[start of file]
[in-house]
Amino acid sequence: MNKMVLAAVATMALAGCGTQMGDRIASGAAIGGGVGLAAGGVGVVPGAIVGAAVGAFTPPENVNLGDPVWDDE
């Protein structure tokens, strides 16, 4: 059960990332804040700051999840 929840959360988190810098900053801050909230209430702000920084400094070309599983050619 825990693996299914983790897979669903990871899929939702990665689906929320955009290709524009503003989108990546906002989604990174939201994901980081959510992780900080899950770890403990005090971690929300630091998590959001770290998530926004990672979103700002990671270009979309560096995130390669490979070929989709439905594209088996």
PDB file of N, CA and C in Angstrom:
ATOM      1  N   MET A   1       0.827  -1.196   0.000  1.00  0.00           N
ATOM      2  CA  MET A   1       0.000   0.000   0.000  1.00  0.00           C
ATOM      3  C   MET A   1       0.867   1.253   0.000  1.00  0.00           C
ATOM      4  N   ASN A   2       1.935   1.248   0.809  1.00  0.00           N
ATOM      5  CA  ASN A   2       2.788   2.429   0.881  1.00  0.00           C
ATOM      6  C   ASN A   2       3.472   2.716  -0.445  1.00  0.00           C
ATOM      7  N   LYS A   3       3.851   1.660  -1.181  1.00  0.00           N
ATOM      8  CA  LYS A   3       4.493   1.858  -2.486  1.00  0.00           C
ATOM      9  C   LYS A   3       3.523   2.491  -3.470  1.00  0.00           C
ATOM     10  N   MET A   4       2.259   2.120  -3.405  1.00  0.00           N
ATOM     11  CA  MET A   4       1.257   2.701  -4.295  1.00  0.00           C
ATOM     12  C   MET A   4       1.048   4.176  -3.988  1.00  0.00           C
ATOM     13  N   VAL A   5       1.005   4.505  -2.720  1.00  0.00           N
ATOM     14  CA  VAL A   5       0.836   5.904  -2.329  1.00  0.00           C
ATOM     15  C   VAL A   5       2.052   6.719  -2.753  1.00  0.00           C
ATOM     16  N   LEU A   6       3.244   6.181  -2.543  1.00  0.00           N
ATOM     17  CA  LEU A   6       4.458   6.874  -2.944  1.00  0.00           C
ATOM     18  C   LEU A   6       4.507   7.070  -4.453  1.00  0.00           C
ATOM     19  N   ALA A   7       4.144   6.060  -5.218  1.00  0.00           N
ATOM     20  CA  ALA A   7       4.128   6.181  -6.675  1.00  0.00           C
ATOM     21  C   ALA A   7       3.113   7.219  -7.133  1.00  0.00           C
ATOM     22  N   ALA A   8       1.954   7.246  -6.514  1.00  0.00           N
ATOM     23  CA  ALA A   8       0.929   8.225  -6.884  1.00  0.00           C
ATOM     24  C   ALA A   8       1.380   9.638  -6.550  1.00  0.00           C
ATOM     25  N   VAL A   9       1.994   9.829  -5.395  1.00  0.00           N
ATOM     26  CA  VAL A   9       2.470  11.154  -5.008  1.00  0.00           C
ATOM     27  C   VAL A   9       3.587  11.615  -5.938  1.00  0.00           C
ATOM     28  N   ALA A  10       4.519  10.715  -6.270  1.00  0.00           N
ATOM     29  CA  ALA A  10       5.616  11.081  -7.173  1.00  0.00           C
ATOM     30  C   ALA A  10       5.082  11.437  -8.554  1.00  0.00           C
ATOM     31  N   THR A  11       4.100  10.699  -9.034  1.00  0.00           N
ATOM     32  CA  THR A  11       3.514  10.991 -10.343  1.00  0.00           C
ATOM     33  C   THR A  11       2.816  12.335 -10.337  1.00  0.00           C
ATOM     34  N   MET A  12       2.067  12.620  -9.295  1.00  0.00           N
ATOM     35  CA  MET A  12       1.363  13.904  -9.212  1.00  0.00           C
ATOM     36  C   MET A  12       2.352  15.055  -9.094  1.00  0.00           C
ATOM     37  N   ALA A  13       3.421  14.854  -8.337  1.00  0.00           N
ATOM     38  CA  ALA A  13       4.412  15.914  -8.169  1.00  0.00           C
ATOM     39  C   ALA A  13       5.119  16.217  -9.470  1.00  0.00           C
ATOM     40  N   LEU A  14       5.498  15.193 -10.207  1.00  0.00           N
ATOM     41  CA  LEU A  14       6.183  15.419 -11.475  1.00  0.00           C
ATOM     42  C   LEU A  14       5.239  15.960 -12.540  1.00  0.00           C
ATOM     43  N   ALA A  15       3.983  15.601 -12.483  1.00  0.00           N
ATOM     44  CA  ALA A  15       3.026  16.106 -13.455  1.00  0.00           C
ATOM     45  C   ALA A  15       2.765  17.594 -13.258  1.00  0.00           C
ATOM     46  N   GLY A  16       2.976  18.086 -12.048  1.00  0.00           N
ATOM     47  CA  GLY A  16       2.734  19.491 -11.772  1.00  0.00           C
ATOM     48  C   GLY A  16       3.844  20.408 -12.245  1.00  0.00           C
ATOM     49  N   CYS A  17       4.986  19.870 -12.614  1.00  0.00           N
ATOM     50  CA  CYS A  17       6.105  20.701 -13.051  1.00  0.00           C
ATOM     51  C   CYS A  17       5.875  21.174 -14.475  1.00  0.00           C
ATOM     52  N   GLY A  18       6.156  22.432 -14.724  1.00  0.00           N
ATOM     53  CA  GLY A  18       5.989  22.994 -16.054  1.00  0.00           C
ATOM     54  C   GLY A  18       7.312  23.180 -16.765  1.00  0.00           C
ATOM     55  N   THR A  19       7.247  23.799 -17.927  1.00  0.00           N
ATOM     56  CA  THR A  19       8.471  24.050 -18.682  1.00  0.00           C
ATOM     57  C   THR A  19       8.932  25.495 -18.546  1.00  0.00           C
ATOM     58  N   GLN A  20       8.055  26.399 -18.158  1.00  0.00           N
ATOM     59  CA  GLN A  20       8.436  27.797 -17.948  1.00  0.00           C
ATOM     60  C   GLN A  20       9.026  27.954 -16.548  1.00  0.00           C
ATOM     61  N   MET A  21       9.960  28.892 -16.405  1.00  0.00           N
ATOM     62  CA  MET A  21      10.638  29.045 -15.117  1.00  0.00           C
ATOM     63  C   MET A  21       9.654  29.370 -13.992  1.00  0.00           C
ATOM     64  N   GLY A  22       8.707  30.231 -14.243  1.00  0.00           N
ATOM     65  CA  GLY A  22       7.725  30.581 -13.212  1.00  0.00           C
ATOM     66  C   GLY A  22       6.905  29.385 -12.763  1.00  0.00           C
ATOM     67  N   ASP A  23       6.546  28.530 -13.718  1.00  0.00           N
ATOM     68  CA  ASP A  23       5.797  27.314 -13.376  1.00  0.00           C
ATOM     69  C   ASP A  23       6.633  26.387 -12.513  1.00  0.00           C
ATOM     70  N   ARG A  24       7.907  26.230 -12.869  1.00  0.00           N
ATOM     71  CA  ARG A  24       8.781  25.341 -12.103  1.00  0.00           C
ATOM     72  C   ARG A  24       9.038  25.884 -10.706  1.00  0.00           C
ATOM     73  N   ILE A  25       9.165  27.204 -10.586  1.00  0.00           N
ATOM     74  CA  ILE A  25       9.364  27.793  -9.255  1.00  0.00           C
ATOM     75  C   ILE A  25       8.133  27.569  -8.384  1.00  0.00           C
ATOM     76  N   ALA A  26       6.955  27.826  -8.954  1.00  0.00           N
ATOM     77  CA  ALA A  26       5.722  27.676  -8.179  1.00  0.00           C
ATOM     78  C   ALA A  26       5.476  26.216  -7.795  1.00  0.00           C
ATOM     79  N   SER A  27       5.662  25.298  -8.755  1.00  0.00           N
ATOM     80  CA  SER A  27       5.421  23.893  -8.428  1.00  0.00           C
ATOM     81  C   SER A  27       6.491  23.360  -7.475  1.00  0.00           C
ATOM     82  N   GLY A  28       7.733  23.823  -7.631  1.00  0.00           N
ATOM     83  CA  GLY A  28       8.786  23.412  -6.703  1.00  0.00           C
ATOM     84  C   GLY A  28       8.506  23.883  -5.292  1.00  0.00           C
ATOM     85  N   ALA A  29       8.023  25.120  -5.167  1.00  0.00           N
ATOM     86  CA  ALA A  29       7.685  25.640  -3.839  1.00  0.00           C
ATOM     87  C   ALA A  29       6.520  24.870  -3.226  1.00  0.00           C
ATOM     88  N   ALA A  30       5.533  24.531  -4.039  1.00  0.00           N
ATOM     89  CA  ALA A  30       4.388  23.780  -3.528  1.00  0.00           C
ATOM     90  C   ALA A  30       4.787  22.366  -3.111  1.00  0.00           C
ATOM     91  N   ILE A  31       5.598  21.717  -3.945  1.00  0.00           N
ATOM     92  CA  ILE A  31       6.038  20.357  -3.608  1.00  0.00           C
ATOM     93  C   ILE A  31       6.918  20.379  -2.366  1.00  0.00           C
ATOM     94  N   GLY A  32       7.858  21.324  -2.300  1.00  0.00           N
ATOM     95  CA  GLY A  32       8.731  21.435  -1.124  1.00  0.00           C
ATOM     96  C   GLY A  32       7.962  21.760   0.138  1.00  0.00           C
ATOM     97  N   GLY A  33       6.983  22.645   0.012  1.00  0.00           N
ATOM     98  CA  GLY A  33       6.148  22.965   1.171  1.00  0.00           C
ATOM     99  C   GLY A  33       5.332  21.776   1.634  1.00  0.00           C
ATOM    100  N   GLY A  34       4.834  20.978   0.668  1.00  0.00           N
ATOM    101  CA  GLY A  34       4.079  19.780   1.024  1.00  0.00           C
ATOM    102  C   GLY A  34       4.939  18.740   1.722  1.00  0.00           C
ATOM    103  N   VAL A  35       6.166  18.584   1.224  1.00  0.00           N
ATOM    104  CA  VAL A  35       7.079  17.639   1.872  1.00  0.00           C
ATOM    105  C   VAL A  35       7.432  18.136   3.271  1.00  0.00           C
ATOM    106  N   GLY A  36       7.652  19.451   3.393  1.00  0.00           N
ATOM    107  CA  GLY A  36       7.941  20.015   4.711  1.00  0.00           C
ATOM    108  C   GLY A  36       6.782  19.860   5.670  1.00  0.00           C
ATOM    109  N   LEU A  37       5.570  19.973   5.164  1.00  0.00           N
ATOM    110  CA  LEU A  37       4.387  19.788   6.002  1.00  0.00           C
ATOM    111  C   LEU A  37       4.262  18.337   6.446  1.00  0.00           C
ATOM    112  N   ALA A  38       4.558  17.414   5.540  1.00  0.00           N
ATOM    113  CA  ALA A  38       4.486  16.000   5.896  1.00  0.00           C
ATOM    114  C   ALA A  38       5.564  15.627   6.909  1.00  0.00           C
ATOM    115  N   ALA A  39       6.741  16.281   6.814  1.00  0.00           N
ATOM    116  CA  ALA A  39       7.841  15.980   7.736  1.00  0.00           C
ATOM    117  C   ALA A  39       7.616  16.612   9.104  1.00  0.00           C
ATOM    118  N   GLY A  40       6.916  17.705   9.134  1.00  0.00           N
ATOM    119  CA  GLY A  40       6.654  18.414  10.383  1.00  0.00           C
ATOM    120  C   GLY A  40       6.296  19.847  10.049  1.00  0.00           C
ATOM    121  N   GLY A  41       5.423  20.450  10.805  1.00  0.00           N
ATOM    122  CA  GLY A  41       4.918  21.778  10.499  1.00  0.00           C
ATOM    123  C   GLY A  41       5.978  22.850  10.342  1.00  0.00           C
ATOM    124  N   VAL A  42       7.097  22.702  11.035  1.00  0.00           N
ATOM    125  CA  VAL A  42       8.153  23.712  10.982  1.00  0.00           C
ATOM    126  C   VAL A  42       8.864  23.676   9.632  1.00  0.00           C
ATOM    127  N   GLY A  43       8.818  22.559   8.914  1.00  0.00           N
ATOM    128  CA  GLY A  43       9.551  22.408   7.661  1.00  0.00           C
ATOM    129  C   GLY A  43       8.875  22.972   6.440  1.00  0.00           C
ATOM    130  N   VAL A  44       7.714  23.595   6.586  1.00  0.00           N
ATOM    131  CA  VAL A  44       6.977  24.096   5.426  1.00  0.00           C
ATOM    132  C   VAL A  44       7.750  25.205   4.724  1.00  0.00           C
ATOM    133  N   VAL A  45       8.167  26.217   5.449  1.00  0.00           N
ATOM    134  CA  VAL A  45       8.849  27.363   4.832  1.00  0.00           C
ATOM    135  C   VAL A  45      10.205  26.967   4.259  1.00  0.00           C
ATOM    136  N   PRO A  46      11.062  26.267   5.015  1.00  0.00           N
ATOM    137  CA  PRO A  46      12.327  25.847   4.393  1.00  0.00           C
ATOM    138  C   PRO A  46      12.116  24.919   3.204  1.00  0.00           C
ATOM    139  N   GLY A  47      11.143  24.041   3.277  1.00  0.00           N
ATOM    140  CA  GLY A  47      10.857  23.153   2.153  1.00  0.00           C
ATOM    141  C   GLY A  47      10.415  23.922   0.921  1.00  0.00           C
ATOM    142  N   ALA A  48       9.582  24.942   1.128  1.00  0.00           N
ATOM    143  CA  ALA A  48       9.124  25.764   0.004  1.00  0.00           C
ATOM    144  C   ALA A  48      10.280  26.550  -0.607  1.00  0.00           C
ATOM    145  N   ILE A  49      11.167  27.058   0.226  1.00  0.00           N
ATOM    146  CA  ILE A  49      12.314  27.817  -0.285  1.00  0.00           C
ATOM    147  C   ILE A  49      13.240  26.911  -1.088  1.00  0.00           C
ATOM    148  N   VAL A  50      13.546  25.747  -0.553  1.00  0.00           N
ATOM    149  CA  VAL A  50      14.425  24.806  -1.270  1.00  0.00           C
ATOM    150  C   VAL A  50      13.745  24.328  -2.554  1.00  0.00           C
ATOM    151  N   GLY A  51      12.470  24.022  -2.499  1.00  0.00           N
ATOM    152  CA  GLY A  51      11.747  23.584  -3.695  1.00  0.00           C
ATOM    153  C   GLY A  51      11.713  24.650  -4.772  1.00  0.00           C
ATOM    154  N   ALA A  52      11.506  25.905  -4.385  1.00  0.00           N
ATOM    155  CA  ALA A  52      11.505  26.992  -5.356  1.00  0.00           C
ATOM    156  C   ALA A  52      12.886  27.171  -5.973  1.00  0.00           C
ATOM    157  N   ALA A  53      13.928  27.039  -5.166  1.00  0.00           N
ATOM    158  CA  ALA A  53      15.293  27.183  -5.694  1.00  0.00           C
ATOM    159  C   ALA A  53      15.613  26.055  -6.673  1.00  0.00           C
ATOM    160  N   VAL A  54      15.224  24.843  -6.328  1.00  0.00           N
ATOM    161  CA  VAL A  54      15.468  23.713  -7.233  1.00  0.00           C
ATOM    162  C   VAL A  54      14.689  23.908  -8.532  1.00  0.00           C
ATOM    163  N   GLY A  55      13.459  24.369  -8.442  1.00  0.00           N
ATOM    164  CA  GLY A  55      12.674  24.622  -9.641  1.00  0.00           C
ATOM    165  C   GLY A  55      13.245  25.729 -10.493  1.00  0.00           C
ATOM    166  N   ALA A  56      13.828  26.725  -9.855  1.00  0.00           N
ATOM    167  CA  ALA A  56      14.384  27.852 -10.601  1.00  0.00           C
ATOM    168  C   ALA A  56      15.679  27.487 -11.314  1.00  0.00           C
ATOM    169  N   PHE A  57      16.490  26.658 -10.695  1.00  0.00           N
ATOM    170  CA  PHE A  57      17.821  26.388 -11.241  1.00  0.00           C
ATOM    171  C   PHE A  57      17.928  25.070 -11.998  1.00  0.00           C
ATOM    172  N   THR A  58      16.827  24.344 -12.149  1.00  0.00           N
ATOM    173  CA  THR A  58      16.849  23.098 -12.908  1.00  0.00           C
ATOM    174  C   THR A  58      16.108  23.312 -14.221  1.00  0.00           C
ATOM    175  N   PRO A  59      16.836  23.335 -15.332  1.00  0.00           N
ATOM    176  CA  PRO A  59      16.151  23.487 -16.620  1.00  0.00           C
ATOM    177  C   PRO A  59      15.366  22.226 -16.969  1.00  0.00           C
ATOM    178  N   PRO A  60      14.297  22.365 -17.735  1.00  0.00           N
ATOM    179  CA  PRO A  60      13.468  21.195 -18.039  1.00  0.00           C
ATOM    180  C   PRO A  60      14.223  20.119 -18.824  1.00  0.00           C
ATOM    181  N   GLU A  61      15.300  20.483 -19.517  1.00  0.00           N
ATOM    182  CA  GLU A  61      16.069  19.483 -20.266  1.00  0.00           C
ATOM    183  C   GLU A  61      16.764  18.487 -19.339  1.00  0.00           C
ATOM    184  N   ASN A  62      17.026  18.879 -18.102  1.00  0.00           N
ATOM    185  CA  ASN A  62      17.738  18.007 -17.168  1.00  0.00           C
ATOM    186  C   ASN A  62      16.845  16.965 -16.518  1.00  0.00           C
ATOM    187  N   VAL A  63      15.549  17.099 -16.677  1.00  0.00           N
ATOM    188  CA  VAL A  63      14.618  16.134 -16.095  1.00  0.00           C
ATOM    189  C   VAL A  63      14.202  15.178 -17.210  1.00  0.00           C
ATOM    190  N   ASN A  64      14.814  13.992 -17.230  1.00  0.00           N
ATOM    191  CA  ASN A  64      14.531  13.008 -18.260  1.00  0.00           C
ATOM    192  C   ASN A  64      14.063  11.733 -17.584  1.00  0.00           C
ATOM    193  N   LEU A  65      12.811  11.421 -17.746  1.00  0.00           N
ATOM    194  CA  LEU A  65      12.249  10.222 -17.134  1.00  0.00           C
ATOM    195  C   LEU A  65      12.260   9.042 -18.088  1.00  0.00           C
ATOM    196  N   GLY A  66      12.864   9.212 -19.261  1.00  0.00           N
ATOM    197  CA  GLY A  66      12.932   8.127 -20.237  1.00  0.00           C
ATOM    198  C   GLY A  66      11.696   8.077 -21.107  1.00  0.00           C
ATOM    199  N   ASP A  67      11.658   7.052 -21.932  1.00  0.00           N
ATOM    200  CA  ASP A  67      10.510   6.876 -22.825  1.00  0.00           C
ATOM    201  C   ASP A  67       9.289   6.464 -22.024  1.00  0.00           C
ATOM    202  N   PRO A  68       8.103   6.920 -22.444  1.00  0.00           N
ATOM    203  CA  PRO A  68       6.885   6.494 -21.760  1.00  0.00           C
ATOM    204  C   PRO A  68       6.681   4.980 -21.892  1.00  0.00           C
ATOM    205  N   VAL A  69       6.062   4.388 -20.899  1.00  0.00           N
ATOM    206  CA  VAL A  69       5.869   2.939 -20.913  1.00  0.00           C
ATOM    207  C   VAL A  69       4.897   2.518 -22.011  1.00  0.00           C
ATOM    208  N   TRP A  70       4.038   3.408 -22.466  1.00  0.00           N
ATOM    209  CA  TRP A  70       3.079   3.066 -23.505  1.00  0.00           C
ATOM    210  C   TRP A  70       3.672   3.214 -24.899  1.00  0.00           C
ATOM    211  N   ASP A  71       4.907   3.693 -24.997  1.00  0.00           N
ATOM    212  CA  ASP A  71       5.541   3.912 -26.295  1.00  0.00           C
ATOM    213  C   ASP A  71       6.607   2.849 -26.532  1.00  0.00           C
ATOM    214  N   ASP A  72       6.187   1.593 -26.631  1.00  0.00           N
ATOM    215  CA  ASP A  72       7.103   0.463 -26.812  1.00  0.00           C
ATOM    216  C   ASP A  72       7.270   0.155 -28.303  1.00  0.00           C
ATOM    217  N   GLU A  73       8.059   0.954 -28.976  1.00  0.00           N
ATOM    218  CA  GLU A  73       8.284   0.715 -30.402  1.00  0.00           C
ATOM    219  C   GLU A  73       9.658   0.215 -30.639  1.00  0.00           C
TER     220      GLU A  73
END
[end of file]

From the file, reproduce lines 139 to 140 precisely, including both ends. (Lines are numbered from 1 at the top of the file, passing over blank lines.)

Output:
ATOM    135  C   VAL A  45      10.205  26.967   4.259  1.00  0.00           C
ATOM    136  N   PRO A  46      11.062  26.267   5.015  1.00  0.00           N